I. The Surname

When my parents married in the mid-fifties, Mom took Dad’s family name, Wadley. Each of us three kids carried Wadley into adulthood. My brother’s wife took our name when she married into the family, but my sister and I each shed it.

I had considered keeping mine. I’d known enough women who’d held on to their family names to feel eyes upon me, and I even preferred my family name to my husband’s. Hyphenating the two hadn’t appealed: they didn’t pair up well. My husband’s name didn’t pair well with my first name, either. Still, I reckoned, no one had asked me what name I’d wanted, and at a pivotal moment, I had a choice. Okay, so I got to choose one man’s name over another’s—but still. I took the new name.

The two of us paired as comfortably as our names, it turned out. Following our divorce, I returned to Wadley, entered graduate school, and began publishing short stories under my father’s name. One of my stories won a big contest judged by Ursula Le Guin.

I finished school and planned an extended backpacking trip throughout SE Asia. As a child, I’d loved living in Asia and longed to experience it as an adult, thinking I might just stay and work there a few years. Maybe work my way around the globe, ending up in Europe. I liked Europe. Felt it would be a safe place to grow old. Just before packing up, I met this Swiss guy traveling around the States with a friend. He had loose plans to travel in SE Asia, too, and we agreed to meet in Bangkok. That meet-up resulted in lifelong love, marriage, and three great kids—and a shortcut to a life lived in Europe.

On our travels, we decided to marry and settle in Kaiserstuhl, Switzerland, where he’d grown up and where most of his family lived. Again, I took my husband’s name. We were an expecting couple, and I figured our child’s life would be easier if I carried a Swiss name—a common Swiss name, no less. We visited the town’s registrar to put our marriage in our Familiebüchlein, our “family book”—my name being officially recorded as Suter geb. Wadley, Suter née Wadley. In the phone book, my maiden name went into parentheses, but it was there. The link remained.

My two passports and our Familiebüchlein.

A few years ago, I set out to renew my Swiss passport. The use of hyphenated names had fallen out of use and despite all my protests, I lost Suter-Wadley. Why did a functioning wheel get fixed, I wondered. In my American documents, I kept my hyphenated name, but Americans don’t read it as a German-speaker would. To them, the hyphen signifies that I was born a Suter and married a Wadley. Tja. For years on social media, I flipped the hyphenated surnames to accommodate an American sensibility, but I simply confused people and stopped.

When I began writing short stories after a long hiatus, it seemed natural to return to the name I’d earlier published under, Meredith Wadley.

So that’s me. I can be Meredith Wadley, Meredith Suter-Wadley, Meredith Suter, and the odd Meredith Wadley-Suter.

II. The Forename

My first name can be pronounced in two or three syllables. Growing up, whenever I heard my name in three beats, I knew to disappear. The assurances that I’d earlier made about not having any homework had been exposed as a lie; the plate I’d broken and shoved into a drawer had been discovered; or the mussed coif of my sister’s doll—which was off-limits—had tattled on me. Or maybe there was some chore I’d skipped doing?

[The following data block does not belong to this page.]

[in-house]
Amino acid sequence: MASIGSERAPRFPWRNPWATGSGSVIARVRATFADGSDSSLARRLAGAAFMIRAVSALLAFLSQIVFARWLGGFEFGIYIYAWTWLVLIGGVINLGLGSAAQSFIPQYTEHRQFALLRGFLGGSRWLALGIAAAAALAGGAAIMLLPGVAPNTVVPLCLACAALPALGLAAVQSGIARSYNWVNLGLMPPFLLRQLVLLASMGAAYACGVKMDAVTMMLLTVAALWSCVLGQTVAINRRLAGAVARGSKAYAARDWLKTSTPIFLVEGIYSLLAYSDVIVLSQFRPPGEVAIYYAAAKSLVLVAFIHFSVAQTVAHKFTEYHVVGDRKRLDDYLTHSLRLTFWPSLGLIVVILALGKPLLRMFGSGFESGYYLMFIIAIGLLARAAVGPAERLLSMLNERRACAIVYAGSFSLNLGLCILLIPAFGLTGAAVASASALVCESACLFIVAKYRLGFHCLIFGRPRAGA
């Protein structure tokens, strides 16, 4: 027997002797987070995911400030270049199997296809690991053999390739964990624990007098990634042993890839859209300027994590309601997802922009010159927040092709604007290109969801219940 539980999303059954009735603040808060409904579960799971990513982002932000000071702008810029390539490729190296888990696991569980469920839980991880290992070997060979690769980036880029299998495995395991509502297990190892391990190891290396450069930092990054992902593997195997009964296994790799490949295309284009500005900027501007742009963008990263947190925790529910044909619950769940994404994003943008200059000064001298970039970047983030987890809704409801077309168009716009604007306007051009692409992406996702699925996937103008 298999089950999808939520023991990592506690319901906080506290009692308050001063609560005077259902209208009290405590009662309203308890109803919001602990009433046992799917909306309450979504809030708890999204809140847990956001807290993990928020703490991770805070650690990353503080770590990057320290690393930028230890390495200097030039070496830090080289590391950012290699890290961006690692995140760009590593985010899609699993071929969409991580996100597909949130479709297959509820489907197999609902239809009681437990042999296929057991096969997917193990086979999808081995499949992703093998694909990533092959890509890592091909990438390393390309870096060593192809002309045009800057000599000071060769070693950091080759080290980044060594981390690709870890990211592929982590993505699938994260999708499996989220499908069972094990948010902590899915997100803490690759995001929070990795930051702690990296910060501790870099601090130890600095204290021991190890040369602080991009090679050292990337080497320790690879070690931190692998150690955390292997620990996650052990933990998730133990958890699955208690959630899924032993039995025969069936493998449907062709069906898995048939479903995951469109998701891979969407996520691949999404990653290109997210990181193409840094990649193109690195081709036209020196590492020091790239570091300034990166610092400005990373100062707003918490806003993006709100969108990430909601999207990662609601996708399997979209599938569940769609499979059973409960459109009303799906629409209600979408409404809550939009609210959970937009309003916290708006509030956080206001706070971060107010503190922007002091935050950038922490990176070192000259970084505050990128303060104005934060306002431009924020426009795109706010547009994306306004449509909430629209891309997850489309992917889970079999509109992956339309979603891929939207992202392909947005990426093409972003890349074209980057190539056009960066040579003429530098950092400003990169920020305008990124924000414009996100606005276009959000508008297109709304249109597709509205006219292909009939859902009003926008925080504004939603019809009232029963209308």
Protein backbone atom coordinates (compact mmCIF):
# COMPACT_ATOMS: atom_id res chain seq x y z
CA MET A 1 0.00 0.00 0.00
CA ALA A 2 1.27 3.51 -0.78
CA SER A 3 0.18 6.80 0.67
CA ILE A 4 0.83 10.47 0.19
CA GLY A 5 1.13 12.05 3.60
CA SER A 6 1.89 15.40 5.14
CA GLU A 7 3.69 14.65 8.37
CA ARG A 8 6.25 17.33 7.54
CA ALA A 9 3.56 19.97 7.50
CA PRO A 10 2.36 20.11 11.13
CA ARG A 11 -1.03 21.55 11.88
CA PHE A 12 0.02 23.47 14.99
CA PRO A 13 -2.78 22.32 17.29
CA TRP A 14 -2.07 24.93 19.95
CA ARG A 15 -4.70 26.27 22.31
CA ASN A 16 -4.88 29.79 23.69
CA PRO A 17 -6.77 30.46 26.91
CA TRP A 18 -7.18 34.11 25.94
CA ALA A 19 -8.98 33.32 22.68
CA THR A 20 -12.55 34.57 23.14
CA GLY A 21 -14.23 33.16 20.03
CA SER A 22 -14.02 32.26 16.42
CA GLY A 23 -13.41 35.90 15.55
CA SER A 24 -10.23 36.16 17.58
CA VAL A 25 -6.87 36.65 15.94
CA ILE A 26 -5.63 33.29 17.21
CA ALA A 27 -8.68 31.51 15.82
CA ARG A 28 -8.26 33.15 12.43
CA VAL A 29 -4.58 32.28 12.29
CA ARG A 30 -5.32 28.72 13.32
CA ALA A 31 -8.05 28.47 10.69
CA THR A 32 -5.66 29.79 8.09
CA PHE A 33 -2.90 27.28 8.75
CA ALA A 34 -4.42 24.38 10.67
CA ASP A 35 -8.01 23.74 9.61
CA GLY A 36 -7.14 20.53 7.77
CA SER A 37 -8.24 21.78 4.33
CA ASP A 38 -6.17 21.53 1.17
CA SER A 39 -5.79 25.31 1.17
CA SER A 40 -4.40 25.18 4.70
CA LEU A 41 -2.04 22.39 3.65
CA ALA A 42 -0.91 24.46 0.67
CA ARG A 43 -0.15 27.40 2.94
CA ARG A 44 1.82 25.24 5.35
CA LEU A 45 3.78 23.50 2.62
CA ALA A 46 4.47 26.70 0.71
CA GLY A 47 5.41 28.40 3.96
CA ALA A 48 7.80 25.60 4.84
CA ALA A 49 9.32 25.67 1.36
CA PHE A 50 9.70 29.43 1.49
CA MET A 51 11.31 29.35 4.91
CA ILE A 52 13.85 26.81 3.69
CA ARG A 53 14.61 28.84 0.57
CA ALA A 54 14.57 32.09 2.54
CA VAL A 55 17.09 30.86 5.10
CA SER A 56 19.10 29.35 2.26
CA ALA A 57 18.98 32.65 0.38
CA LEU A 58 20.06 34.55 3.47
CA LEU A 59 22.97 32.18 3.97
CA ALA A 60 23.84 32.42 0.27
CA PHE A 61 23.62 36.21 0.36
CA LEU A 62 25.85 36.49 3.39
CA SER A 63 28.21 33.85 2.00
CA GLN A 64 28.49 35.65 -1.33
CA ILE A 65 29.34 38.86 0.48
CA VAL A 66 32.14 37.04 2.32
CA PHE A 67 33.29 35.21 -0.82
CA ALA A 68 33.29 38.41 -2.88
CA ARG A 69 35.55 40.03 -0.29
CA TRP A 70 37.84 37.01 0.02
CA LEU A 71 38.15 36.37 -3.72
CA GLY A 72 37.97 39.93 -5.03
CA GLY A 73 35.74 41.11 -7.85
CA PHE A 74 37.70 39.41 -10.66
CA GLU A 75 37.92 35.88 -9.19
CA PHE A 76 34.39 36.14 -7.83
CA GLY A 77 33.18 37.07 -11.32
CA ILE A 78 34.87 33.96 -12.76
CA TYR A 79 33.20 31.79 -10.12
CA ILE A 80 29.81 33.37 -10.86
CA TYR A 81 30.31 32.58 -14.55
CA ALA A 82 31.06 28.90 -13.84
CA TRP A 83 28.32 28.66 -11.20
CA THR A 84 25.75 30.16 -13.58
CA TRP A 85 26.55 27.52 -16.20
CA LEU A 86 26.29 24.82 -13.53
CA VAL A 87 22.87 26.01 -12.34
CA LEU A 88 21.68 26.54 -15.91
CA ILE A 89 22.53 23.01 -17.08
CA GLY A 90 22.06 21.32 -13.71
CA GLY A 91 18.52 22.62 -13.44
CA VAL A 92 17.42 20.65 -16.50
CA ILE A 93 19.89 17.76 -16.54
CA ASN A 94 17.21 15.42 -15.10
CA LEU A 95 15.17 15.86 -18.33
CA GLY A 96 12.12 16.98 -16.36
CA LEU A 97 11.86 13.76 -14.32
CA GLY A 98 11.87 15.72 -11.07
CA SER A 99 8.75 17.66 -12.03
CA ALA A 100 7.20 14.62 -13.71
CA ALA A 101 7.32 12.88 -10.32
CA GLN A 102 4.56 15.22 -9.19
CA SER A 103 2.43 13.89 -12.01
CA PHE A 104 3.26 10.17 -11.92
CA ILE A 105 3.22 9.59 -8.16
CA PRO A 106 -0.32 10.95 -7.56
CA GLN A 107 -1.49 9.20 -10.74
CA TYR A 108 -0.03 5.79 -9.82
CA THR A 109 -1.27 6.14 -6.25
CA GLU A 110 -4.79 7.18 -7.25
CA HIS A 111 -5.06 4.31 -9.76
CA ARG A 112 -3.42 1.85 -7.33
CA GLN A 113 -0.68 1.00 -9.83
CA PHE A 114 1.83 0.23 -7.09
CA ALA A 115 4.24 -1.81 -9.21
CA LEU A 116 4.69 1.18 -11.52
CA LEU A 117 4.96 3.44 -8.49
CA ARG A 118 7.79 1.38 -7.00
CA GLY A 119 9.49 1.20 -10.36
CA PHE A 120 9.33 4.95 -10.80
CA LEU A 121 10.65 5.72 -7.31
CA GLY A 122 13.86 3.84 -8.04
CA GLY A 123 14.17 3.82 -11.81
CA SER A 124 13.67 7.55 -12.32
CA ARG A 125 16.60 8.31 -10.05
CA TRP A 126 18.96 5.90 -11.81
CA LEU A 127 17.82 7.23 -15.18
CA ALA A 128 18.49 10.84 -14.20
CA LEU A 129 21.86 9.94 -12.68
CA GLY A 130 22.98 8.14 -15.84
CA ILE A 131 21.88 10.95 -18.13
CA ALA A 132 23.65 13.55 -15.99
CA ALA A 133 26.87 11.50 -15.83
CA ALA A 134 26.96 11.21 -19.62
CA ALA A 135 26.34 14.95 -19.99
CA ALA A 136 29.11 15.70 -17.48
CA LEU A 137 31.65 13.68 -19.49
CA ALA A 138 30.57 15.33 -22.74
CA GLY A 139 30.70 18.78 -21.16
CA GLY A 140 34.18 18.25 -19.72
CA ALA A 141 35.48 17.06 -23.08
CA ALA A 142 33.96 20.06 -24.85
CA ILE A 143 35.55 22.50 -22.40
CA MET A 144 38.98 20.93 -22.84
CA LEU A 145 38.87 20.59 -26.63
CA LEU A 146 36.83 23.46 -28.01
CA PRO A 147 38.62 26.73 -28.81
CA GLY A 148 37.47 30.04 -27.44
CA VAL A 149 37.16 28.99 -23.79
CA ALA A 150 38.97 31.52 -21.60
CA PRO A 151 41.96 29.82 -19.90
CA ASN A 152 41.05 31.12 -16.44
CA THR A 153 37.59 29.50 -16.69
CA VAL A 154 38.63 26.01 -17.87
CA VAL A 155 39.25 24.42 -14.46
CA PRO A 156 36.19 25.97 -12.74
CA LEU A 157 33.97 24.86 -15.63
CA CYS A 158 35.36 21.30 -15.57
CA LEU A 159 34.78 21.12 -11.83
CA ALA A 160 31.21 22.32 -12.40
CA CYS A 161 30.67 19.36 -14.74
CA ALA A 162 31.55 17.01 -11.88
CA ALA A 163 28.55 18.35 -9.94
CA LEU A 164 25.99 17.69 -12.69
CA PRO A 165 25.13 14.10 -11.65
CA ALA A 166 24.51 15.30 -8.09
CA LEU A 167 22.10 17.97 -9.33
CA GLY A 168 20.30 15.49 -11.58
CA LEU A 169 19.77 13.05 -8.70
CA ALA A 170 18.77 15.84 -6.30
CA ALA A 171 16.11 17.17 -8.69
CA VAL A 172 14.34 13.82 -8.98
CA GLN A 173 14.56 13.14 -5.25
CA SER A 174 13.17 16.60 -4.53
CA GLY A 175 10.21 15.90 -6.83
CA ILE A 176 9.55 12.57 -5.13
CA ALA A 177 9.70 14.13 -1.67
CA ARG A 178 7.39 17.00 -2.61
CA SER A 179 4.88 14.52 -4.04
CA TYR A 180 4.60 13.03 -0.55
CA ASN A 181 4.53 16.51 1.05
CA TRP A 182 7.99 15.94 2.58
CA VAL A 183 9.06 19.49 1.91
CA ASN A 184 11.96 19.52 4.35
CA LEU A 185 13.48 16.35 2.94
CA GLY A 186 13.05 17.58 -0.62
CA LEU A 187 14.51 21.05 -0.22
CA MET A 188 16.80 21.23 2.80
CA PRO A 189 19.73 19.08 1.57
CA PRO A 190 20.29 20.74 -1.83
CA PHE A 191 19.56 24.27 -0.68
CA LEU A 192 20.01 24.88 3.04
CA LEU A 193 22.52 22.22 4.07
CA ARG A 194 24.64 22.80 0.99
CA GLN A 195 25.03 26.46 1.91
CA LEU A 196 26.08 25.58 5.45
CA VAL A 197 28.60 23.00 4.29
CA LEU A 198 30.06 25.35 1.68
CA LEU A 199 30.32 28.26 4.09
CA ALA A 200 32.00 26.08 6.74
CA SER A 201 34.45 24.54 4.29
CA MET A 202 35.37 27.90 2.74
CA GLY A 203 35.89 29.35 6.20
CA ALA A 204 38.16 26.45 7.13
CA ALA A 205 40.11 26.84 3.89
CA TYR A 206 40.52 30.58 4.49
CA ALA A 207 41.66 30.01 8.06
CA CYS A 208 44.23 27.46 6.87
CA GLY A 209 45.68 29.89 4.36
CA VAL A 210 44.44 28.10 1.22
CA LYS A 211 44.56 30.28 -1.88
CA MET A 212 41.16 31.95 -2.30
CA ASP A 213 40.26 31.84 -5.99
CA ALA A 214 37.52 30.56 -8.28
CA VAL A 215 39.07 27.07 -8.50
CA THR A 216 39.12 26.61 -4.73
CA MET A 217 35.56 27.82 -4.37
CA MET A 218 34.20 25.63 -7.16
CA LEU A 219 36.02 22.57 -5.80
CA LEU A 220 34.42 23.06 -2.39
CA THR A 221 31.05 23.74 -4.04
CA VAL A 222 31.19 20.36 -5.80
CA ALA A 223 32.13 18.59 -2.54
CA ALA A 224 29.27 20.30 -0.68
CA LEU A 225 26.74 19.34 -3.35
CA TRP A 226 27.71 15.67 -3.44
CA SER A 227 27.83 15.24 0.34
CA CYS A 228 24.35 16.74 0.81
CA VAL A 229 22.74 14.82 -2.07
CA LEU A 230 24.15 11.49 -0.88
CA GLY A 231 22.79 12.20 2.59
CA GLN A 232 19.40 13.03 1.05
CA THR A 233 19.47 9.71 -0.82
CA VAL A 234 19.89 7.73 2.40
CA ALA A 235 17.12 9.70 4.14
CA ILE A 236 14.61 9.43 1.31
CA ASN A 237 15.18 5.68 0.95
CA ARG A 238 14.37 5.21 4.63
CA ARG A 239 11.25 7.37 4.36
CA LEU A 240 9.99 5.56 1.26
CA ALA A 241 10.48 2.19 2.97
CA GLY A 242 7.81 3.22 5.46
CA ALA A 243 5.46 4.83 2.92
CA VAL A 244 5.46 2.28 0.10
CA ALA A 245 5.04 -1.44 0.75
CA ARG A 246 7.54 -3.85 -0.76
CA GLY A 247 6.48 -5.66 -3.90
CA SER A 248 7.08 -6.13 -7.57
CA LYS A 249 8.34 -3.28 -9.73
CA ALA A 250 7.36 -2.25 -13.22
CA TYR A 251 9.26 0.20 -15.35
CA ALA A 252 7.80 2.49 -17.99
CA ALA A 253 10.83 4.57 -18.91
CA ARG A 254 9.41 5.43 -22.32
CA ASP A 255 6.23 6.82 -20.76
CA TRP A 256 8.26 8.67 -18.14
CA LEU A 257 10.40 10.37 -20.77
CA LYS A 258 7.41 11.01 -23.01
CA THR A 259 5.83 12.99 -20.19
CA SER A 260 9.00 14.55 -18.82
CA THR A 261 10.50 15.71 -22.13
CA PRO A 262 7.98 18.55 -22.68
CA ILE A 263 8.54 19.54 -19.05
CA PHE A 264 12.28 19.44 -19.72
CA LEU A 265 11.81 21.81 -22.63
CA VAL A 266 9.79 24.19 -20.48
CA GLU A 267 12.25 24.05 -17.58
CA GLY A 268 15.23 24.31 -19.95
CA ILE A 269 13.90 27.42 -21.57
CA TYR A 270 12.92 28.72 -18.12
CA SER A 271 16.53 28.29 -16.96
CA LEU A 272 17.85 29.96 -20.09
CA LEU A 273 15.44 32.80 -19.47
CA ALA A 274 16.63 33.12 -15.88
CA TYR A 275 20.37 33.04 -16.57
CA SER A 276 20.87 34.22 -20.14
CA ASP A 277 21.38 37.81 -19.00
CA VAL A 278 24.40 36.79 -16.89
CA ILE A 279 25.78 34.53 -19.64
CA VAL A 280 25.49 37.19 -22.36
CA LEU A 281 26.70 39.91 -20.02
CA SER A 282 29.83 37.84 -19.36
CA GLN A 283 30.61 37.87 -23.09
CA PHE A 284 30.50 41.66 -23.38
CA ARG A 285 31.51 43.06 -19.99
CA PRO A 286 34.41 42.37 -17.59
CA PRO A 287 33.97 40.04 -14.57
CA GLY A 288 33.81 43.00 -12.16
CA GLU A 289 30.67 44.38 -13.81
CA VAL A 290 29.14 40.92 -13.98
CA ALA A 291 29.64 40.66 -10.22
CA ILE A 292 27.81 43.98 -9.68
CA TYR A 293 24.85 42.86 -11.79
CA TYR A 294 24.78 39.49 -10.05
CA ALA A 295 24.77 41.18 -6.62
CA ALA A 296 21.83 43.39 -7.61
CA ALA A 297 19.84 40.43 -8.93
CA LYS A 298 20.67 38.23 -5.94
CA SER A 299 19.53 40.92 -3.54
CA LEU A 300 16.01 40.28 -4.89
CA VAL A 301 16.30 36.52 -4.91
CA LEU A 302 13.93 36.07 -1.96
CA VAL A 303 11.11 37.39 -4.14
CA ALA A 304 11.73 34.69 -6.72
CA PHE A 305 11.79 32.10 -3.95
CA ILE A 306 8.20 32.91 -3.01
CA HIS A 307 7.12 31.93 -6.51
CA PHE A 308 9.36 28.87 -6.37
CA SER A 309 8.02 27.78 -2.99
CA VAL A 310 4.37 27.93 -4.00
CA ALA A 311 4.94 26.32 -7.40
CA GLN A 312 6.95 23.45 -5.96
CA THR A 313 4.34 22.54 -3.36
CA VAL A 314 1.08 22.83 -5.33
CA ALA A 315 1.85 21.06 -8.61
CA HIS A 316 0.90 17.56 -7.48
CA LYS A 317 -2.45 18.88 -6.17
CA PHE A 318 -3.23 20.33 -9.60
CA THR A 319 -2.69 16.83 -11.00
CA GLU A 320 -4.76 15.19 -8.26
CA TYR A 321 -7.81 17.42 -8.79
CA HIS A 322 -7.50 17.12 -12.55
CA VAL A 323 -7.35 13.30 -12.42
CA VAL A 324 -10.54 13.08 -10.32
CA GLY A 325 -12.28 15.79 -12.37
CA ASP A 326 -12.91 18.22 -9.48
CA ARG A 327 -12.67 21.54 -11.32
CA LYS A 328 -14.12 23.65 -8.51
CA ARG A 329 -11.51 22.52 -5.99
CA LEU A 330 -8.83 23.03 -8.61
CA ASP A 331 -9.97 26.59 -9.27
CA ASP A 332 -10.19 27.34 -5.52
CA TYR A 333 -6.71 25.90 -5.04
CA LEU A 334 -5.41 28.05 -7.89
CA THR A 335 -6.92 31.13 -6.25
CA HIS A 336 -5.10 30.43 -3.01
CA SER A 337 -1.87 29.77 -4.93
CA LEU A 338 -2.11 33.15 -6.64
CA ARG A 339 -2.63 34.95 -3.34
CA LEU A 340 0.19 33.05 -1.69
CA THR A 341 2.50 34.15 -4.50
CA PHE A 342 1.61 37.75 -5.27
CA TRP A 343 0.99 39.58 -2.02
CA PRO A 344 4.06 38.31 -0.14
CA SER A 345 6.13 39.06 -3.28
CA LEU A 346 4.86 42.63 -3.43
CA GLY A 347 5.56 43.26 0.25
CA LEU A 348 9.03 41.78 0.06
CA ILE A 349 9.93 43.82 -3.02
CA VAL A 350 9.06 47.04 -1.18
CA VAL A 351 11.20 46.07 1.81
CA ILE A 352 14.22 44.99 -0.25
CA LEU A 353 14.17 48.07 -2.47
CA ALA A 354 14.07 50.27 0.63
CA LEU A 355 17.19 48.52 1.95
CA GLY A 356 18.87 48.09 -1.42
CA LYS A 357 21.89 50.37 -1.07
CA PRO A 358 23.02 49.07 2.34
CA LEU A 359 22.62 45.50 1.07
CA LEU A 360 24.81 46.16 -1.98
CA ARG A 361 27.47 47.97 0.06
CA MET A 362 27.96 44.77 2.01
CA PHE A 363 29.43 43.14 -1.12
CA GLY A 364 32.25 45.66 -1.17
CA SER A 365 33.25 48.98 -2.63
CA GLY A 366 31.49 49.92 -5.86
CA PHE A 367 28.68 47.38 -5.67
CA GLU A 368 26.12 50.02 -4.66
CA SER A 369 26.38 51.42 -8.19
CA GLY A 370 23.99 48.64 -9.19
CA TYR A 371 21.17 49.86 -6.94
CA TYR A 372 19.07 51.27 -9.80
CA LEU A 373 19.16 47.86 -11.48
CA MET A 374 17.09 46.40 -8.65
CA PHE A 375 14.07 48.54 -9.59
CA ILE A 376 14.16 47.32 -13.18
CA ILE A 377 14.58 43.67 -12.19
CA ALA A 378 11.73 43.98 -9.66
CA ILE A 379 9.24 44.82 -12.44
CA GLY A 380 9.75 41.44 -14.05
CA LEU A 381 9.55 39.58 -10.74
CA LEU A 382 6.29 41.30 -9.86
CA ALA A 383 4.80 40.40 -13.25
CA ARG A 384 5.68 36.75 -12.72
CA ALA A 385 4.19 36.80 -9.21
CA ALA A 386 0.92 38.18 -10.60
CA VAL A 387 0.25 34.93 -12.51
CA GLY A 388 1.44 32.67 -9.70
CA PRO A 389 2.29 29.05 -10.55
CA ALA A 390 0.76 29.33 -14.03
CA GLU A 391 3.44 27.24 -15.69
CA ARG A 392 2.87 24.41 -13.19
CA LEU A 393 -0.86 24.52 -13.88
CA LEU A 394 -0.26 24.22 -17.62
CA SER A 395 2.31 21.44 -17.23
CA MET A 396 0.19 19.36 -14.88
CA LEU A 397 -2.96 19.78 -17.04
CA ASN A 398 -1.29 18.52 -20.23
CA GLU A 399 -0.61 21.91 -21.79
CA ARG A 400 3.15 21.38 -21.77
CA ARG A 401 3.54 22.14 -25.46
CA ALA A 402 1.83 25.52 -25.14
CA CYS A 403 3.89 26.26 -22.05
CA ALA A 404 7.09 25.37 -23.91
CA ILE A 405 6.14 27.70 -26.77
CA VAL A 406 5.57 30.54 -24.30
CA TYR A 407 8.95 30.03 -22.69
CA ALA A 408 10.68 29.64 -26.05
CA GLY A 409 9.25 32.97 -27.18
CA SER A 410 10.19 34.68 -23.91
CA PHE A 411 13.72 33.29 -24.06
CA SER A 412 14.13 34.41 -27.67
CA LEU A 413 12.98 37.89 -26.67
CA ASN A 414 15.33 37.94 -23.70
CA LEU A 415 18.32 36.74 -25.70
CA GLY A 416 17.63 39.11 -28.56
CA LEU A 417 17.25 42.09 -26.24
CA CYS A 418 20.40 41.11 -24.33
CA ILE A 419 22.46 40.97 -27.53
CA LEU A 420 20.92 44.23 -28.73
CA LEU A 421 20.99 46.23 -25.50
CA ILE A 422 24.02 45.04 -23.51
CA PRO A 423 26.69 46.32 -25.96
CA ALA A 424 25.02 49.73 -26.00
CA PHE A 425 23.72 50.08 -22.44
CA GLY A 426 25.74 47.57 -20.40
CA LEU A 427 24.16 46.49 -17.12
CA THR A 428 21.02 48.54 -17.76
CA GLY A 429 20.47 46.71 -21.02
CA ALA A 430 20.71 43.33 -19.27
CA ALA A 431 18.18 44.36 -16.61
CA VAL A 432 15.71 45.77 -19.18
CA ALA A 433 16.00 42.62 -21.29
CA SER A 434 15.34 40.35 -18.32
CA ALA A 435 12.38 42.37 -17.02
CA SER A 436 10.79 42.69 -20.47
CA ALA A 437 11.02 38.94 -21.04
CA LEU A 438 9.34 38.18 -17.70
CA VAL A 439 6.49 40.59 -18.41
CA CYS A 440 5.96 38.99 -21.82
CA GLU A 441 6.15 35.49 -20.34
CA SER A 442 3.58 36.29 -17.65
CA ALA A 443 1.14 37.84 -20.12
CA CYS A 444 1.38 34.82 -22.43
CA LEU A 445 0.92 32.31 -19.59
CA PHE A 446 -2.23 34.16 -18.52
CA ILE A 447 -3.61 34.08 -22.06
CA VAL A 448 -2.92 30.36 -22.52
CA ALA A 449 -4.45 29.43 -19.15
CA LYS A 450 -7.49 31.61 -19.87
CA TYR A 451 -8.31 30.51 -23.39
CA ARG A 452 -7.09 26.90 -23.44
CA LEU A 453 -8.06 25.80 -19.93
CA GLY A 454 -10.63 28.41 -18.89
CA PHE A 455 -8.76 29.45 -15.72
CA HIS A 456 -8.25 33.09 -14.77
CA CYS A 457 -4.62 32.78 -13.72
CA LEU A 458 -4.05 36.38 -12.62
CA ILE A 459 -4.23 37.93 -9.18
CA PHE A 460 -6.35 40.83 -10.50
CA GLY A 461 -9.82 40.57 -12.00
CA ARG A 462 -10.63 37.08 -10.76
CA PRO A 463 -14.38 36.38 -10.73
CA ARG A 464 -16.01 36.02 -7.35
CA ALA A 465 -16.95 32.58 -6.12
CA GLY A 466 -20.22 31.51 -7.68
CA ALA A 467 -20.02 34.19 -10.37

Quick! Hide!

To this day, Mere-dith sounds happy-go-lucky, and Mer-ah-dith sound damning.

My family sometimes used the single-beat Mere—pronounced “mare.” Some friends picked that up, too. I didn’t mind. At school, teachers would ask on Day One what I “preferred” to be called. I never asked them to use Mere, and they immediately fell into the two-beat/three-beat, friendly/scolding usage pattern. Inserting that third syllable heightens any dramatic slowing down of pronunciation.

Many people struggle to spell my first name. I’ll see Maridith, Merideth, Meridith, or Merrydith. Some ignore the “dith” and go straight to Mary. My name does not fall easily on German-Swiss ears. If I try saying it the way I pronounce it, confusion registers on Swiss faces. I quickly learned to resort to their way of pronouncing my name, either Mare-eh-deet (hard “t”) or the attempt at a softer pronunciation, Mare-eh-dees. When the Swiss think they’re correctly pronouncing the “th” sound, I hear an “s.”

Sometimes, I have to break down my name, explaining, Mein Vorname ist wie «Edith» [pronounced eh-deet] mit «Meer» als Vorsilbe. Meer-Edith. “It’s like Edith,” I’ll say, using the German pronunciation, “with Meer as a prefix.” The breakdown usually draws a smile. It’s a tweak of fate that the German noun das Meer means “the sea” in English, and Meredith is anglicized Celtic for Sea Lord.

When expecting my first child, I briefly considered putting Philomena on my list of girl names. I imagined calling a daughter Philly to my Mere. But—if I were to have a son, would I name him Colt? And what would be my options for names should a third or fourth child came along? Ryder? Buck?


Years later, as I was teaching Helena and Calvin and Celeste to be riders, I sure felt relieved that I hadn’t saddled my firstborn with a name like Philly—leaving any consideration of Colt, Ryder, and Buck in the dust.

Hey, Colt and Ryder! Where’s your sister Philly gotten to?